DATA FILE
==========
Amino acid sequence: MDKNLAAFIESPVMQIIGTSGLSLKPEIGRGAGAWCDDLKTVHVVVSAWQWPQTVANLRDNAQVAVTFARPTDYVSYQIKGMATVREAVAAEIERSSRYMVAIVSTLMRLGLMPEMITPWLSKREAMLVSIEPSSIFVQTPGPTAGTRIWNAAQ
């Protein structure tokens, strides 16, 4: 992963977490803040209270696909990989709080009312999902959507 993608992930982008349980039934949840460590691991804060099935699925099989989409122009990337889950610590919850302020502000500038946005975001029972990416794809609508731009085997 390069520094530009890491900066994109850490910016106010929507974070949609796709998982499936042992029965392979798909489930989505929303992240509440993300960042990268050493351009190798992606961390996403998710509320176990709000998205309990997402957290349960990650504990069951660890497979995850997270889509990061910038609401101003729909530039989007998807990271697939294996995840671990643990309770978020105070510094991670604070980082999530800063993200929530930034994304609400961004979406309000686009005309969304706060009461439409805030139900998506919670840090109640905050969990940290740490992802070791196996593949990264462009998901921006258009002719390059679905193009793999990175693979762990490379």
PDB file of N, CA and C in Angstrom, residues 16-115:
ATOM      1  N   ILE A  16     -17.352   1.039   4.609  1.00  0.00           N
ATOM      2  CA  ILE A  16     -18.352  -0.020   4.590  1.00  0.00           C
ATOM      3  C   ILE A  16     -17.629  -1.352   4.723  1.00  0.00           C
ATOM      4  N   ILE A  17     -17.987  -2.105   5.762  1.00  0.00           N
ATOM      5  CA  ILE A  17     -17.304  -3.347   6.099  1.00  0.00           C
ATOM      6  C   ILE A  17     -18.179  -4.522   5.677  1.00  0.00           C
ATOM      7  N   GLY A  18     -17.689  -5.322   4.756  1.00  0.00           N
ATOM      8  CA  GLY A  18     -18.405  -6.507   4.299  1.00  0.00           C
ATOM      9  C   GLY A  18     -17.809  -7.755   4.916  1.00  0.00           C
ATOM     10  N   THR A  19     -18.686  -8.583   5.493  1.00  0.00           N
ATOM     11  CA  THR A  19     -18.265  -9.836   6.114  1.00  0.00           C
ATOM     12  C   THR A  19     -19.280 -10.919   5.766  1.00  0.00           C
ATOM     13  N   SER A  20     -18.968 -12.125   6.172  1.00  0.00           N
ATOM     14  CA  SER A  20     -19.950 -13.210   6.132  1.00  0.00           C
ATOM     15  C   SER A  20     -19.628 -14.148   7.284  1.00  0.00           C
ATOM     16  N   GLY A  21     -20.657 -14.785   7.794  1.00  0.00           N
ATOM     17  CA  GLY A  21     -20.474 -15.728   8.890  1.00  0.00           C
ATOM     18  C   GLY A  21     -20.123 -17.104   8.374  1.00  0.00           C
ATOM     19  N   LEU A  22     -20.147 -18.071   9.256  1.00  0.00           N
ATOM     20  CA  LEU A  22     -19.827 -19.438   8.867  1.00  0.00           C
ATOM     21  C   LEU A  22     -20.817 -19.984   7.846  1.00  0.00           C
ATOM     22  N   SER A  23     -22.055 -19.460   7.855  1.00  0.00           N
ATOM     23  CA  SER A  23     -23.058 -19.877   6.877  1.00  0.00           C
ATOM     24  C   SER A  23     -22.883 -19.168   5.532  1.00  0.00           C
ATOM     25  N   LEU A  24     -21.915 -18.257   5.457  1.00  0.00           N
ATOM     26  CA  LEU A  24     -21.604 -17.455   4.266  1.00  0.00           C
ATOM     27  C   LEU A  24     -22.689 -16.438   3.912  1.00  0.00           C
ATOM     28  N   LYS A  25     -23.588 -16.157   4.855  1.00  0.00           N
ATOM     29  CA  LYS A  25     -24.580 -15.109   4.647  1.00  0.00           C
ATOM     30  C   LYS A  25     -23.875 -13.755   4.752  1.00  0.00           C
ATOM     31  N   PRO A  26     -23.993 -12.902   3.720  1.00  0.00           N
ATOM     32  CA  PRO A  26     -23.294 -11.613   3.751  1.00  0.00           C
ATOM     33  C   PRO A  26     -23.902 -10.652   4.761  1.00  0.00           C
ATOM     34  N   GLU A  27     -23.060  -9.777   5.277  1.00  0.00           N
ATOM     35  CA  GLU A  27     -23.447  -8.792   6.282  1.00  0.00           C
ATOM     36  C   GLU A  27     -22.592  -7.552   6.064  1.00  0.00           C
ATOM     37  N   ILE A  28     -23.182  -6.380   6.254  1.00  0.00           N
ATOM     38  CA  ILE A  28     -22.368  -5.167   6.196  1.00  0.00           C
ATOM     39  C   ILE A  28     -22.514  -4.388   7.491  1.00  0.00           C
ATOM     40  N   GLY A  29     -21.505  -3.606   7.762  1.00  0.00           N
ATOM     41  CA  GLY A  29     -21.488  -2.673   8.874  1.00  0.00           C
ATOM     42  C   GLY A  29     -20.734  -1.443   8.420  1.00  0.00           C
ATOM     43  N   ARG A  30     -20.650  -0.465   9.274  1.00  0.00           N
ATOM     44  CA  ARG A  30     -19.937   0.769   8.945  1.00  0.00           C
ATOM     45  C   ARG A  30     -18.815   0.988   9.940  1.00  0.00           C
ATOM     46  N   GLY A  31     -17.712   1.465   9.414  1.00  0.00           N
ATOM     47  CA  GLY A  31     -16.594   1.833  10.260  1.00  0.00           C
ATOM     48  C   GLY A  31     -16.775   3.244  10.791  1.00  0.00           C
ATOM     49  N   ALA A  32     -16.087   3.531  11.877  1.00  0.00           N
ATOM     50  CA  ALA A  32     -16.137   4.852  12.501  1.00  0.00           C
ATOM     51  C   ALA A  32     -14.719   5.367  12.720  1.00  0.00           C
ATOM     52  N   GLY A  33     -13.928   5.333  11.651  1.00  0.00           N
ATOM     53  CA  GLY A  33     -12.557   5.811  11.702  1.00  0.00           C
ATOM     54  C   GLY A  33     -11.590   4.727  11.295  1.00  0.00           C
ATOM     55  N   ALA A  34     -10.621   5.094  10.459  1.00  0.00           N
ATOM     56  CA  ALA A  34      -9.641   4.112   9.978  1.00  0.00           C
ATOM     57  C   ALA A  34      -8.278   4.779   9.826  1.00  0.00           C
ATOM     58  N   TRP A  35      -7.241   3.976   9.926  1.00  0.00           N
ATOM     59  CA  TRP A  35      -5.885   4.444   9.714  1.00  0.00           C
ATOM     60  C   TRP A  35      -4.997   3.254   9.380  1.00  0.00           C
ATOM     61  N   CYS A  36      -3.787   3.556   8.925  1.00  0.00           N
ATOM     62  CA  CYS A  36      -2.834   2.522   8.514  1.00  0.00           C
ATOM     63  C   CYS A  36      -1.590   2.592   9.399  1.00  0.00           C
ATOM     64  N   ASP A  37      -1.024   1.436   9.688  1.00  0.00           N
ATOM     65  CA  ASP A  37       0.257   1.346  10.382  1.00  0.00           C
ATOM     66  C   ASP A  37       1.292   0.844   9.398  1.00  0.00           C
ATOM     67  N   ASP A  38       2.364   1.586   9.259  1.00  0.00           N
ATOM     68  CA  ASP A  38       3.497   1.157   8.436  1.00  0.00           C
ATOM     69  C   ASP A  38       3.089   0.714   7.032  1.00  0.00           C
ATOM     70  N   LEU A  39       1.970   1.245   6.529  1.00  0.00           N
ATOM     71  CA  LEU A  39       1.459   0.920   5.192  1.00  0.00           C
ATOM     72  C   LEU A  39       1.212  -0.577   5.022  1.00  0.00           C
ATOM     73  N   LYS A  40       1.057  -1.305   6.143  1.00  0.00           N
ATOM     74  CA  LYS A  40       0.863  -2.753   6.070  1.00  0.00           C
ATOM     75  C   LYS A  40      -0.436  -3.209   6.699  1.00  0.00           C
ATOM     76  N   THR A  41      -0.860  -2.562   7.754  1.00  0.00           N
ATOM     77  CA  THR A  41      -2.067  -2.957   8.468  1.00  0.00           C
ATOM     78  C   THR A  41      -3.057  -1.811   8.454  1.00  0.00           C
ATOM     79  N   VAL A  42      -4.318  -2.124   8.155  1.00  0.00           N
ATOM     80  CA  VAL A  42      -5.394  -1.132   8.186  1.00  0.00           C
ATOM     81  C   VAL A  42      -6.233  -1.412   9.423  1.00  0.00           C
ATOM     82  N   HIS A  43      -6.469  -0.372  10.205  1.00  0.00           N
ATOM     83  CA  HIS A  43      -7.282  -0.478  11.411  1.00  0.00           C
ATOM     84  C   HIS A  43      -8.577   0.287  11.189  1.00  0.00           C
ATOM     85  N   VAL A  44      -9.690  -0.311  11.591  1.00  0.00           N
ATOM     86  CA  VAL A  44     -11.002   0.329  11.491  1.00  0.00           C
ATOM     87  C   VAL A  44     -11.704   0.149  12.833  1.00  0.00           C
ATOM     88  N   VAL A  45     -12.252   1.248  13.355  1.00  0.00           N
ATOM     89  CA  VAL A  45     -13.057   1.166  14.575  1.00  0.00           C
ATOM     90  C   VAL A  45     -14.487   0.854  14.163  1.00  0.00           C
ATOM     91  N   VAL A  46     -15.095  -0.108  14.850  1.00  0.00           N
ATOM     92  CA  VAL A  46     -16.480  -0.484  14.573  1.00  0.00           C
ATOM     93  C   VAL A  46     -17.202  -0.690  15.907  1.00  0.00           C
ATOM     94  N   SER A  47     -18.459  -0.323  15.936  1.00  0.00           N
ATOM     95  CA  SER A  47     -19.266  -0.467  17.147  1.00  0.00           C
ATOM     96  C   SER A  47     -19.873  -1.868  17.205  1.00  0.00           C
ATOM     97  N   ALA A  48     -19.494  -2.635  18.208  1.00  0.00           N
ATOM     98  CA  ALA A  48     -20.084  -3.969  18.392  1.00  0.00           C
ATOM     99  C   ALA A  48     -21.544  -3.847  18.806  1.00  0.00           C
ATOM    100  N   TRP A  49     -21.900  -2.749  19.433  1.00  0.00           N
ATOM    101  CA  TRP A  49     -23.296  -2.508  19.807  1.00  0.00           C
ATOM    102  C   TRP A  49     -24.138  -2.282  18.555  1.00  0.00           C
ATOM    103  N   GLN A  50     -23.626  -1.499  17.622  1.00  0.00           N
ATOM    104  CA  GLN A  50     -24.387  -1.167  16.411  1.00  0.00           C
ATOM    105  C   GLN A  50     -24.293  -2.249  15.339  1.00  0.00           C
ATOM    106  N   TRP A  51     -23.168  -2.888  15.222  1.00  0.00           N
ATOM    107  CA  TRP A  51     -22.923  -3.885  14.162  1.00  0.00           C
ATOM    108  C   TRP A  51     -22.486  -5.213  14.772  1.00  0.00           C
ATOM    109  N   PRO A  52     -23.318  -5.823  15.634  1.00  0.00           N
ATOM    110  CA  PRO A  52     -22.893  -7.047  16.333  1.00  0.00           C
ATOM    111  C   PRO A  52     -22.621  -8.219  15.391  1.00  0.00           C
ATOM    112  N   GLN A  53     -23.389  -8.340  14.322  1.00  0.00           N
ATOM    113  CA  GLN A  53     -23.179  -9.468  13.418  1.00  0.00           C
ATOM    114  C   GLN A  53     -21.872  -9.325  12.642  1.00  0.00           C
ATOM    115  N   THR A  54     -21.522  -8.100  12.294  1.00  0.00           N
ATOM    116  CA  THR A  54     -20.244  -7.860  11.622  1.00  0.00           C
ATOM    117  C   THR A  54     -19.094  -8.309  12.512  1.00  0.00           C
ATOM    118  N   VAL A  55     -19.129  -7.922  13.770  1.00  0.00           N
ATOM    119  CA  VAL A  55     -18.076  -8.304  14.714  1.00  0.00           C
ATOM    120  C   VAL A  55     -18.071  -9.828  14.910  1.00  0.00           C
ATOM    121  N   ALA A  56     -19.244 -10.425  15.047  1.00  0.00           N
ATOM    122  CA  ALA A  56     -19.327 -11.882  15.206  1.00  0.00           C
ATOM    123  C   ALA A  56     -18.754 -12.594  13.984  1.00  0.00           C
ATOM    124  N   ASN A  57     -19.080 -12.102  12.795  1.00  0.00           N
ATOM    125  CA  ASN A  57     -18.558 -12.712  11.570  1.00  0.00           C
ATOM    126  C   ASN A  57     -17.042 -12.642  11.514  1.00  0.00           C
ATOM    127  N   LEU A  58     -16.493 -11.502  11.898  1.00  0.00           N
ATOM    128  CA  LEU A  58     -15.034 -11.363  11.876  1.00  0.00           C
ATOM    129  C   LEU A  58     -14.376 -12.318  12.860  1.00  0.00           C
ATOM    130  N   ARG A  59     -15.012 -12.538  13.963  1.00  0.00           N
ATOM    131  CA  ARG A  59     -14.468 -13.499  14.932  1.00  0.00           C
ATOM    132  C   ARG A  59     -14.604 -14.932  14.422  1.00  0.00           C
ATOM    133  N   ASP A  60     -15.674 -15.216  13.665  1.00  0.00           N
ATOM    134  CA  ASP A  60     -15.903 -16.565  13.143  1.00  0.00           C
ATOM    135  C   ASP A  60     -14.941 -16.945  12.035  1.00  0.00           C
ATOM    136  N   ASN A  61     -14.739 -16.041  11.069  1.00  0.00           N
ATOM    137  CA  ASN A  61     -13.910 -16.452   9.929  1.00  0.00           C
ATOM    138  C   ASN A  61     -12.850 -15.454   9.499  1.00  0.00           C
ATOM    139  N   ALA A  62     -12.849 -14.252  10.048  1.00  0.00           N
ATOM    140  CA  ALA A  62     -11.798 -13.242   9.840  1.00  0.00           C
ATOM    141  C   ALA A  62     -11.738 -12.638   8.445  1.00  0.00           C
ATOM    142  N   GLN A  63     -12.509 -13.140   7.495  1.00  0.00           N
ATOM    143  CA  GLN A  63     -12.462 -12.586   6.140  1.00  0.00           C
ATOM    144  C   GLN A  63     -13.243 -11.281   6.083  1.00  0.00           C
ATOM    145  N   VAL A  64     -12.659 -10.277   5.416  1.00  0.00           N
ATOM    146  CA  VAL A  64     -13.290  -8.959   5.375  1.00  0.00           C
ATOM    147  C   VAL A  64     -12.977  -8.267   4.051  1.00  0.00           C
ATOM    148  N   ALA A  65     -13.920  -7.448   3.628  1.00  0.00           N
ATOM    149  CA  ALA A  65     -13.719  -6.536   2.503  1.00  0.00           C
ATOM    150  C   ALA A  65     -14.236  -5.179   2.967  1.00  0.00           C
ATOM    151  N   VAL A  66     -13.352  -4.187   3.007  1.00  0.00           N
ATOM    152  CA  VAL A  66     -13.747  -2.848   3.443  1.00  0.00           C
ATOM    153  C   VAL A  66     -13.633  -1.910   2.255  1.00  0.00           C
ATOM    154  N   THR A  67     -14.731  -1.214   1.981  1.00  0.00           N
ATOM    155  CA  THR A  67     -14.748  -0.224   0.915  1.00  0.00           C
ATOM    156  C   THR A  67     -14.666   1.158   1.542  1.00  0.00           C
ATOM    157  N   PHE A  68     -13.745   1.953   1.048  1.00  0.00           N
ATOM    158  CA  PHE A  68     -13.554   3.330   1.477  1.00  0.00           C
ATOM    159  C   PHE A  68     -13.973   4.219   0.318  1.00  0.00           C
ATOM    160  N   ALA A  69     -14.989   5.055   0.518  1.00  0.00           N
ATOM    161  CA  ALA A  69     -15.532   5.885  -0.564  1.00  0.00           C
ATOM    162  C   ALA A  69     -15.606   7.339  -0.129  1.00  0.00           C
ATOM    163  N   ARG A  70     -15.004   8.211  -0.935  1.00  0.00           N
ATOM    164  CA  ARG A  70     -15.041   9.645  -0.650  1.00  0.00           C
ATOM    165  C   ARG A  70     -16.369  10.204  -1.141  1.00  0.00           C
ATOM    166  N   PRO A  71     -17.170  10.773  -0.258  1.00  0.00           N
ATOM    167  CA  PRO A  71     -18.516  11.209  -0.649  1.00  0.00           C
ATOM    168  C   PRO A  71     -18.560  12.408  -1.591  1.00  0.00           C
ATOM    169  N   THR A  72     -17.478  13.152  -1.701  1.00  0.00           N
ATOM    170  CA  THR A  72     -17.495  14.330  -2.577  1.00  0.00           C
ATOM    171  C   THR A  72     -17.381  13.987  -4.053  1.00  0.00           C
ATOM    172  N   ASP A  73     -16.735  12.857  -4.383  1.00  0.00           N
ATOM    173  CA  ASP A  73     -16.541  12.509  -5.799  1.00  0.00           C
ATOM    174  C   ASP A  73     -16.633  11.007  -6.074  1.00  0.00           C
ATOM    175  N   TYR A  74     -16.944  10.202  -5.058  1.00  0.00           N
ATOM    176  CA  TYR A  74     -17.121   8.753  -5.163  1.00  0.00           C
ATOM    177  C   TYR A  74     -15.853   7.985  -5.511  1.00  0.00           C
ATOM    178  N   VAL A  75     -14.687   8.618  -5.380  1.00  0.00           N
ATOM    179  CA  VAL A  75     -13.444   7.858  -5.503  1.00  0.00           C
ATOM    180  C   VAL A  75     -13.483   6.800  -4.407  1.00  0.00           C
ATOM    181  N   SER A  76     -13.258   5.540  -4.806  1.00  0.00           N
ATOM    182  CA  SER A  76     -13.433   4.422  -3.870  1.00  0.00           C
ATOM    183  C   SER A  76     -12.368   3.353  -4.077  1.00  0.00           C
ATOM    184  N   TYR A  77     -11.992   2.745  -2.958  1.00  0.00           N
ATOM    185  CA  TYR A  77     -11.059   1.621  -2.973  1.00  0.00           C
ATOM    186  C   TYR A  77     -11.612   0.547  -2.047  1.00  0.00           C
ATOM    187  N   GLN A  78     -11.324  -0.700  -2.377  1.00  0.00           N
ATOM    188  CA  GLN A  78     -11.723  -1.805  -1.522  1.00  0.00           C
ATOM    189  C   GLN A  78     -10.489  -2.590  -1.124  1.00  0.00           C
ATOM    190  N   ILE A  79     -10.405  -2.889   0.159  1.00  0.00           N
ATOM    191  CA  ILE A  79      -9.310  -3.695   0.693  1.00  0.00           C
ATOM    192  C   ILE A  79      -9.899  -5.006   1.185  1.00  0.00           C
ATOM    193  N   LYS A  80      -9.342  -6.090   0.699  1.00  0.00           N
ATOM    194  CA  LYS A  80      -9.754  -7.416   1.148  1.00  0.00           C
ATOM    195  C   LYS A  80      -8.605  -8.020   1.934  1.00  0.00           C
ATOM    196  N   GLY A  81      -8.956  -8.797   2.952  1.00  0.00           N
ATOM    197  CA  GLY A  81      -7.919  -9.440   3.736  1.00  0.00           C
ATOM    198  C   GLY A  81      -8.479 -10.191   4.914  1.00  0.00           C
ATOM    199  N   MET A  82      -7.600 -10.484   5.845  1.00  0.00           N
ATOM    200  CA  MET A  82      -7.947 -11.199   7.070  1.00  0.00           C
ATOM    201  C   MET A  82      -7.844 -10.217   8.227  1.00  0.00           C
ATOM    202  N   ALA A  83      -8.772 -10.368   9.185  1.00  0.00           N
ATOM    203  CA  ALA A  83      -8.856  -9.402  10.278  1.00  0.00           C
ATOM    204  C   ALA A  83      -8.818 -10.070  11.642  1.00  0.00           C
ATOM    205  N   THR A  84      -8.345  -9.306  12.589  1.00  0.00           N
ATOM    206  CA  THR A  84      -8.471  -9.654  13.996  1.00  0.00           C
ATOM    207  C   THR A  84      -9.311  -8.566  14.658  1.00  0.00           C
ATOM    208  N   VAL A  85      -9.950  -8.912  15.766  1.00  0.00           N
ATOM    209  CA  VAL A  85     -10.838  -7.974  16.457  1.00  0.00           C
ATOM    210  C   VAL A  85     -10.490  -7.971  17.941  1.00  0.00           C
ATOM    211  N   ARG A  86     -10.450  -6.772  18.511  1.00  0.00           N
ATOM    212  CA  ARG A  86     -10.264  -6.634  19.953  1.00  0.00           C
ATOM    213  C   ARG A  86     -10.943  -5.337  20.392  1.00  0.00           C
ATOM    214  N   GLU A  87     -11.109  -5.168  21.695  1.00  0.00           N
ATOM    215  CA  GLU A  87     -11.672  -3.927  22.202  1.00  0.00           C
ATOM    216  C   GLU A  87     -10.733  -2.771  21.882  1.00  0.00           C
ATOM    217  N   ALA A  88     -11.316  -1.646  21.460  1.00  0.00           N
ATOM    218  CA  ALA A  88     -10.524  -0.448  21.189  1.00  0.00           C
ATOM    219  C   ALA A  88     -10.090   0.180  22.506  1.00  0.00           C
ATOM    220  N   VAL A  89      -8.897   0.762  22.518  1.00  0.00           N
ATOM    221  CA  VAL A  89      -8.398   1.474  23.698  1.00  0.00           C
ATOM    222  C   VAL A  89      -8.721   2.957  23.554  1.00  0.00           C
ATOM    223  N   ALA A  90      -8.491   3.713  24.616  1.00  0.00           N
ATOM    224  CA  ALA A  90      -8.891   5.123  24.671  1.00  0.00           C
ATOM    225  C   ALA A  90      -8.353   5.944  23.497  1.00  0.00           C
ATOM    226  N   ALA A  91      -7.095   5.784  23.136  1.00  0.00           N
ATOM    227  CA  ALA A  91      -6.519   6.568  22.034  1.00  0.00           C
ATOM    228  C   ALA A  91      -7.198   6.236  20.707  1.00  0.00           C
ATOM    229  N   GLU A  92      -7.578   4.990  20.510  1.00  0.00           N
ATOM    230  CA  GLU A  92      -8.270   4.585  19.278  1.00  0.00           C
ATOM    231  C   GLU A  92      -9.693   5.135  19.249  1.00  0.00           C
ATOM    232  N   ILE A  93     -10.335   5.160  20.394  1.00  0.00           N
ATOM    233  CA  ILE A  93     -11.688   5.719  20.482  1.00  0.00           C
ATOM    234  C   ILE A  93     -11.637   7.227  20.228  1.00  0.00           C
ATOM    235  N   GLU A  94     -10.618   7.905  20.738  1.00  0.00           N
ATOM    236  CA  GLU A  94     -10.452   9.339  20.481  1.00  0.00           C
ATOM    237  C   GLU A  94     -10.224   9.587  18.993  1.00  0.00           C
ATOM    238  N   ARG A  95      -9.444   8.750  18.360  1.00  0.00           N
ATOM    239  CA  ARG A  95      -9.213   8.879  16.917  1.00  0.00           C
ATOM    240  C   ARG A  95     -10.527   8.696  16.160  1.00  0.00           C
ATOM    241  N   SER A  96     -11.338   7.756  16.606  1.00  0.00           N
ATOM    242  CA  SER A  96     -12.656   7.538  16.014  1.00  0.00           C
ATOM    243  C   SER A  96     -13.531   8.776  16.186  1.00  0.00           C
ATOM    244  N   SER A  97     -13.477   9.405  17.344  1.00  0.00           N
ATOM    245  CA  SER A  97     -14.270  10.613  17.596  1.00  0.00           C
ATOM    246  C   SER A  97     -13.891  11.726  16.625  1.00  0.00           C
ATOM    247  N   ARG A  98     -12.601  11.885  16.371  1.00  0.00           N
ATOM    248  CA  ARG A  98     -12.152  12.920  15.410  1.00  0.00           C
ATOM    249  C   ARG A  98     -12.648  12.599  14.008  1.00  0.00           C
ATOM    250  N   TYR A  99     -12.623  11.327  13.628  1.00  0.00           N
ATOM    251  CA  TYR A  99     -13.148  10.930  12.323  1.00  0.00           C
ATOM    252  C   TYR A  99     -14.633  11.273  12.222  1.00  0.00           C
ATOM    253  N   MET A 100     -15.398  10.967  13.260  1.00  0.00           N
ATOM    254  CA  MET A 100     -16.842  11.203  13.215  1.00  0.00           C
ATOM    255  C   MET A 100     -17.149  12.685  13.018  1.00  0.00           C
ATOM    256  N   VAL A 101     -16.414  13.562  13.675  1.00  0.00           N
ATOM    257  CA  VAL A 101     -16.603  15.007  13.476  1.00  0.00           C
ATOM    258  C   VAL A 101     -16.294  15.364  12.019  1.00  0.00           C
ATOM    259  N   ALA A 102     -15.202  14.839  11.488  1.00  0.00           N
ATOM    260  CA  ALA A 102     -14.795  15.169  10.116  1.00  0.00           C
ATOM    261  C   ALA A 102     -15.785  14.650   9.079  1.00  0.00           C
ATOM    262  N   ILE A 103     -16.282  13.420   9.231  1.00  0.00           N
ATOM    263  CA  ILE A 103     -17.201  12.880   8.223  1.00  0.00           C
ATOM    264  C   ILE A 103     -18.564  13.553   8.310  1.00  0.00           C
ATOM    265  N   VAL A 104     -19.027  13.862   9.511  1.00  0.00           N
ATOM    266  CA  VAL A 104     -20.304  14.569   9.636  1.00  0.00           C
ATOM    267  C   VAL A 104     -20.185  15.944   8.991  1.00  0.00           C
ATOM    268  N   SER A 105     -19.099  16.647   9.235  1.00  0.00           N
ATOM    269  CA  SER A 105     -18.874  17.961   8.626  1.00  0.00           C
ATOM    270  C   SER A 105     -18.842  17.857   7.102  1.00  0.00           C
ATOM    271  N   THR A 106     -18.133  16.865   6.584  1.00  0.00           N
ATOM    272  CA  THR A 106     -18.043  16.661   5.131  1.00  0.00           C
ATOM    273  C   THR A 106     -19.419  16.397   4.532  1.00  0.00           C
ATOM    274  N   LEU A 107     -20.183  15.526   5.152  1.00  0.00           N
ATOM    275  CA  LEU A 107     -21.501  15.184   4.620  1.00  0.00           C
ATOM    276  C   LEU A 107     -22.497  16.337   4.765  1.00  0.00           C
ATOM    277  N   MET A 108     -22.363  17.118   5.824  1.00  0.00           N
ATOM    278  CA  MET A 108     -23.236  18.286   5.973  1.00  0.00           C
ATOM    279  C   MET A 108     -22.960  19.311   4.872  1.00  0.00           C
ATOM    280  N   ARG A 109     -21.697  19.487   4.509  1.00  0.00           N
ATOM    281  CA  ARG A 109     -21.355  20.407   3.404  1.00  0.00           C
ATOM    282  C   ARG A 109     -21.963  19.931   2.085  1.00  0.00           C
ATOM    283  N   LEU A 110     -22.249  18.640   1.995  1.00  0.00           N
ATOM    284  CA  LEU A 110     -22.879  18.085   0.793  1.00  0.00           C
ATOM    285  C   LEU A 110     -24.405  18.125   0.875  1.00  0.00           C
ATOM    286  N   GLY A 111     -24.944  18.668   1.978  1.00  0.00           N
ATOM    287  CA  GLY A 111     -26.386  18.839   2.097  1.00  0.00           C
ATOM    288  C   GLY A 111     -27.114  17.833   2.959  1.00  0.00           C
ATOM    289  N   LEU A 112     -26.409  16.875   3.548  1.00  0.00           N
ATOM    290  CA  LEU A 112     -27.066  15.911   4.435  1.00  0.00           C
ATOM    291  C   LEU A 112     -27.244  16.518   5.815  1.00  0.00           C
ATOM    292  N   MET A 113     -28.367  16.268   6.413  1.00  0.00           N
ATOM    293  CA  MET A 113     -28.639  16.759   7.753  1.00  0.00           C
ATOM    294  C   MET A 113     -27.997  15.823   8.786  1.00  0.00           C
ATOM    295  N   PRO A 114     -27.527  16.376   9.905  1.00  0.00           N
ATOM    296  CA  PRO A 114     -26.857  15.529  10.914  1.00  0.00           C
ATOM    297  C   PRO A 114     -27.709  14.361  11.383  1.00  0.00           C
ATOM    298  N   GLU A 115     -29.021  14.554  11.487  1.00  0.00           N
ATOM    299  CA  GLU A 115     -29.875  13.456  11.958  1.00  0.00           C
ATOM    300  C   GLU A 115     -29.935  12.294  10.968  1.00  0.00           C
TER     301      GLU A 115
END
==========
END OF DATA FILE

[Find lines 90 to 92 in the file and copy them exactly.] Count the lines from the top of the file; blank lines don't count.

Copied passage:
ATOM     87  C   VAL A  44     -11.704   0.149  12.833  1.00  0.00           C
ATOM     88  N   VAL A  45     -12.252   1.248  13.355  1.00  0.00           N
ATOM     89  CA  VAL A  45     -13.057   1.166  14.575  1.00  0.00           C